Right now, WSL 2 is only available on Insider builds of Windows 10. You need to be on build number 18917 or higher to install it. You can follow these instructions to opt into these Insider builds, but it is important to note that you'll need to re-install Windows if you ever want to roll back to the standard distribution channel.

Next, we can enable the pre-requisite services for WSL 2 by executing the following lines in an elevated Powershell terminal (win+x should help bring it up):

Enable-WindowsOptionalFeature -Online -FeatureName VirtualMachinePlatform
Enable-WindowsOptionalFeature -Online -FeatureName Microsoft-Windows-Subsystem-Linux

You'll be asked to reboot after running these commands, and after you do, you can go to the Microsoft Store and install any WSL distribution you'd like. I usually go for Ubuntu since it's the most supported one at the time of writing, though others are available.

To speed things up, after installing the distribution of your choice, but before executing it, in a Powershell or CMD prompt, execute the following:

wsl.exe --set-default-version 2 

This will cause your installed distribution to initialise itself in WSL 2 mode. You can convert versions freely between WSL 1 mode and WSL 2 mode, but it takes quite a long time, even for a base installation of Ubuntu, so running wsl.exe --set-default-version is preferable in my mind.

Congratulations, you now have access to a pretty complete Linux computing environment inside Windows 10! 🎉 Assuming you're using Ubuntu, you'll be able to apt-get install and run most commands you usually would.

After getting this far, one glaringly obvious issue is that your WSL 2 installation is being hosted in an old-school CMD prompt. This isn't ideal because it doesn't do very much: no true colour support, copy/paste is broken, and it generally isn't very customisable. Thankfully we can work around that in the next section 😉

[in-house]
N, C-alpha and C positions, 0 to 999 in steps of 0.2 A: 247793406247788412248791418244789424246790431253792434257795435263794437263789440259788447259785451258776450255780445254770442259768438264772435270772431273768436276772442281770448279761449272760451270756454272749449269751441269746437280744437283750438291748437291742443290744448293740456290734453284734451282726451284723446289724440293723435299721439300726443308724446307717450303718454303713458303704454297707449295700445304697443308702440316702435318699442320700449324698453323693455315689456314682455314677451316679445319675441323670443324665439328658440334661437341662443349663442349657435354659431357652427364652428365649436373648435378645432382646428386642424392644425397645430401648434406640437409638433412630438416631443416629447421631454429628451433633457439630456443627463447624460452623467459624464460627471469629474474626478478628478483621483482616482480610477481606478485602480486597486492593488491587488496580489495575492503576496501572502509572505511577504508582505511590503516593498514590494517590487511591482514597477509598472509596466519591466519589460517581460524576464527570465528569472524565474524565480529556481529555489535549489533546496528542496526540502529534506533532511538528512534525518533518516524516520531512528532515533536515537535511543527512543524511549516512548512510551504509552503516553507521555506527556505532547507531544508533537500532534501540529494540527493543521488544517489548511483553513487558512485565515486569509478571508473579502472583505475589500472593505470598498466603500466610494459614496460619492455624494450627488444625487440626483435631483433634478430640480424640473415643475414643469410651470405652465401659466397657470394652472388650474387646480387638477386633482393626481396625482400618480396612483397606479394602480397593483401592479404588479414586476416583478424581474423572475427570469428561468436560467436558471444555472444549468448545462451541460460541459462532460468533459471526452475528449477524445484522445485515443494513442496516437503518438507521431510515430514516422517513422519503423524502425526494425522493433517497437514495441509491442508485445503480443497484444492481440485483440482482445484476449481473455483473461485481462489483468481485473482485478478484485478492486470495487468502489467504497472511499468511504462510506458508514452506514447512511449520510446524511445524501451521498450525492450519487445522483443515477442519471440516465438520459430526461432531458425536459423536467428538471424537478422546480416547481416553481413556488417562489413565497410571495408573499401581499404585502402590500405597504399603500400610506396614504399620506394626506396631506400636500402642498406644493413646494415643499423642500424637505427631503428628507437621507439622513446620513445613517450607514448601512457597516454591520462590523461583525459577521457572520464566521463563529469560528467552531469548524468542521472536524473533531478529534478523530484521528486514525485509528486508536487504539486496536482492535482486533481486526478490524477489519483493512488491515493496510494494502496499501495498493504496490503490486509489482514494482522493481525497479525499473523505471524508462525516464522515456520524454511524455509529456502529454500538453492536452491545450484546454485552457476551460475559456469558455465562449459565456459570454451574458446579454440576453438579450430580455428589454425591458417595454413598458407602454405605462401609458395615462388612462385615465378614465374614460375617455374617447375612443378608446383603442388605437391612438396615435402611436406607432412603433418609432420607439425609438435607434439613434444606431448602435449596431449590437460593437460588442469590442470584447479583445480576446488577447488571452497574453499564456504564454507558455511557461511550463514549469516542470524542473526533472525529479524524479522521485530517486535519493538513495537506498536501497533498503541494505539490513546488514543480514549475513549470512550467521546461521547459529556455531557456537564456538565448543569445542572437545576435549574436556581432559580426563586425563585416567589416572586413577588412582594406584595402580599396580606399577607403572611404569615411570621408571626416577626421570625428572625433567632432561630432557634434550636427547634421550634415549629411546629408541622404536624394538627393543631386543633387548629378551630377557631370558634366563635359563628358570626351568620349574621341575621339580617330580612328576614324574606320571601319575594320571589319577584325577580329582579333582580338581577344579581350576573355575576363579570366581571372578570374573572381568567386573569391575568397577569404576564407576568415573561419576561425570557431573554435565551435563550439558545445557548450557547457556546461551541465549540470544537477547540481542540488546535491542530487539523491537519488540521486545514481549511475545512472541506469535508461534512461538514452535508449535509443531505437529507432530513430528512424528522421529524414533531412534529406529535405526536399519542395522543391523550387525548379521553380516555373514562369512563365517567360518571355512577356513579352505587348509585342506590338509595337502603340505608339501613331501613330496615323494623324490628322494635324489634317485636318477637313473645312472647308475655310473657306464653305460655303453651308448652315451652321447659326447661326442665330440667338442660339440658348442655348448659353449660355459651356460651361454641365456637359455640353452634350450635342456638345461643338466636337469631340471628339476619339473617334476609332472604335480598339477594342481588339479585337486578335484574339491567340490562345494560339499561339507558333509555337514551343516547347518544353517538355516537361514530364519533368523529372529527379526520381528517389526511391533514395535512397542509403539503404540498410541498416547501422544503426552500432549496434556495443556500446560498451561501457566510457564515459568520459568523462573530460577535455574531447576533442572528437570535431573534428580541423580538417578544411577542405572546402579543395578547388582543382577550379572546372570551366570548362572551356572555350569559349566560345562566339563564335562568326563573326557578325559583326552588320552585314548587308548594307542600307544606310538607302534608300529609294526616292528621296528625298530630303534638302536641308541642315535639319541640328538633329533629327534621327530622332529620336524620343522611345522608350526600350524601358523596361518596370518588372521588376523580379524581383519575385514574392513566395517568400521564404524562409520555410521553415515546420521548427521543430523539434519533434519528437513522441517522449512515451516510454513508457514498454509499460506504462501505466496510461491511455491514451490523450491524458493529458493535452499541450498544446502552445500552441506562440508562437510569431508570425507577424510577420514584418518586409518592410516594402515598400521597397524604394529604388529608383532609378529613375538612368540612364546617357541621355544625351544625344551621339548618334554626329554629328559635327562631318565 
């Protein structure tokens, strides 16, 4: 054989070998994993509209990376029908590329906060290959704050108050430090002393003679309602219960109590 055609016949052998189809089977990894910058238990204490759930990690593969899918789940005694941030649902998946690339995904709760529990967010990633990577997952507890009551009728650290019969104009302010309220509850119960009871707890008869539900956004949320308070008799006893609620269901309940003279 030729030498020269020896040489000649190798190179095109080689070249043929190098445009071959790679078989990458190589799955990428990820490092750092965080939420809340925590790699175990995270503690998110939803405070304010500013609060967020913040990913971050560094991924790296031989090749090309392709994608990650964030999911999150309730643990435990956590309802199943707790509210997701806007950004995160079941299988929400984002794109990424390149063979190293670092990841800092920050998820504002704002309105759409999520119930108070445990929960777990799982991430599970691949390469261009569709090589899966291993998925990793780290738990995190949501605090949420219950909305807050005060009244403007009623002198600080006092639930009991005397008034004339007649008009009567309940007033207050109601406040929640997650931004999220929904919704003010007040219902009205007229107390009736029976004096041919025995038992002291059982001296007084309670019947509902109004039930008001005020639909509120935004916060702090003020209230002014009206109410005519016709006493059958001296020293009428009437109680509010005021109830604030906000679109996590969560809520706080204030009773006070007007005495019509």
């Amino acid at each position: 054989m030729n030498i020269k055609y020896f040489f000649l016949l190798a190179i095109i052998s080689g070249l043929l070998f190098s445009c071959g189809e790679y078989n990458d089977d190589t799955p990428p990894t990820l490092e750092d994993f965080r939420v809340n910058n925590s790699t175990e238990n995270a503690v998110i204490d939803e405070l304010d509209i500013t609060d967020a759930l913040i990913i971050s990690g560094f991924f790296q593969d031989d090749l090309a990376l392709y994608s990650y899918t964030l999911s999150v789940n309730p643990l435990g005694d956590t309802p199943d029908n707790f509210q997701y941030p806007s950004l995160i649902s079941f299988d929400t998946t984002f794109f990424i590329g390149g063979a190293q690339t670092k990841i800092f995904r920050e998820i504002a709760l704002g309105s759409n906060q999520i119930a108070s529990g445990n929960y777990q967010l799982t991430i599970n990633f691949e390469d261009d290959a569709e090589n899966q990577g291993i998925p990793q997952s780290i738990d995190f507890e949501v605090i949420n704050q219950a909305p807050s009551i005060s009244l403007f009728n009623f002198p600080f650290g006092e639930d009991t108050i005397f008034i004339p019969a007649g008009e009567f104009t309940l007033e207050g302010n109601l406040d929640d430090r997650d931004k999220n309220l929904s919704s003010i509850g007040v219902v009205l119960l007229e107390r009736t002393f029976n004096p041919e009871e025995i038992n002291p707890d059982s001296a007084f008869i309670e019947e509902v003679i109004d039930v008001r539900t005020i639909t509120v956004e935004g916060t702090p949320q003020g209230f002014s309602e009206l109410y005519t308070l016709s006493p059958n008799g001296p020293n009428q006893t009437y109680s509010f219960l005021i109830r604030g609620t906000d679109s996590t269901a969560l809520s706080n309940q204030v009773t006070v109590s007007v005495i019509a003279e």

Choosing a Terminal Emulator

There isn't too much choice for Terminal Emulators on Windows; unfortunately, every single one has some tradeoffs to consider.

For example, the default CMD prompt is actually blazingly fast with regards to input latency. It lacks, however, pretty much everything else I'd want from a terminal outside of decent mouse support (surprisingly). At this point, both my customised Vim configuration and Tmux completely break text rendering because of weird Unicode rendering issues however 😅

Cygwin's default terminal is pretty good. It's called minTTY, and it basically feels like the standard CMD prompt but supercharged. It has mouse support, 24-bit true colour support and more. Unfortunately, it also doesn't support rendering Unicode, so it's a no-go for my use case. If you're okay with Unicode not being supported, you can download wslTTY, which is essentially minTTY with WSL-integration—neat!

ConEmu is another super popular terminal emulator for Windows. It (and its several derivatives) are extremely customisable, approaching the level of terminal emulators you'd find on Linux. There are two main downsides with ConEmu, however: it doesn't easily support WSL by default (it's possible to get a working configuration, but of all the ones I tried, there are always tradeoffs with respect to losing some functionality, be it mouse support or weird text wrapping issues), and it gets very, very slow when running WSL for some reason 🤔 This might be due to the extreme newness of WSL 2 (or the fact what I'm running an insider build of Windows). Because of these issues, I cannot recommend ConEmu at this moment in time.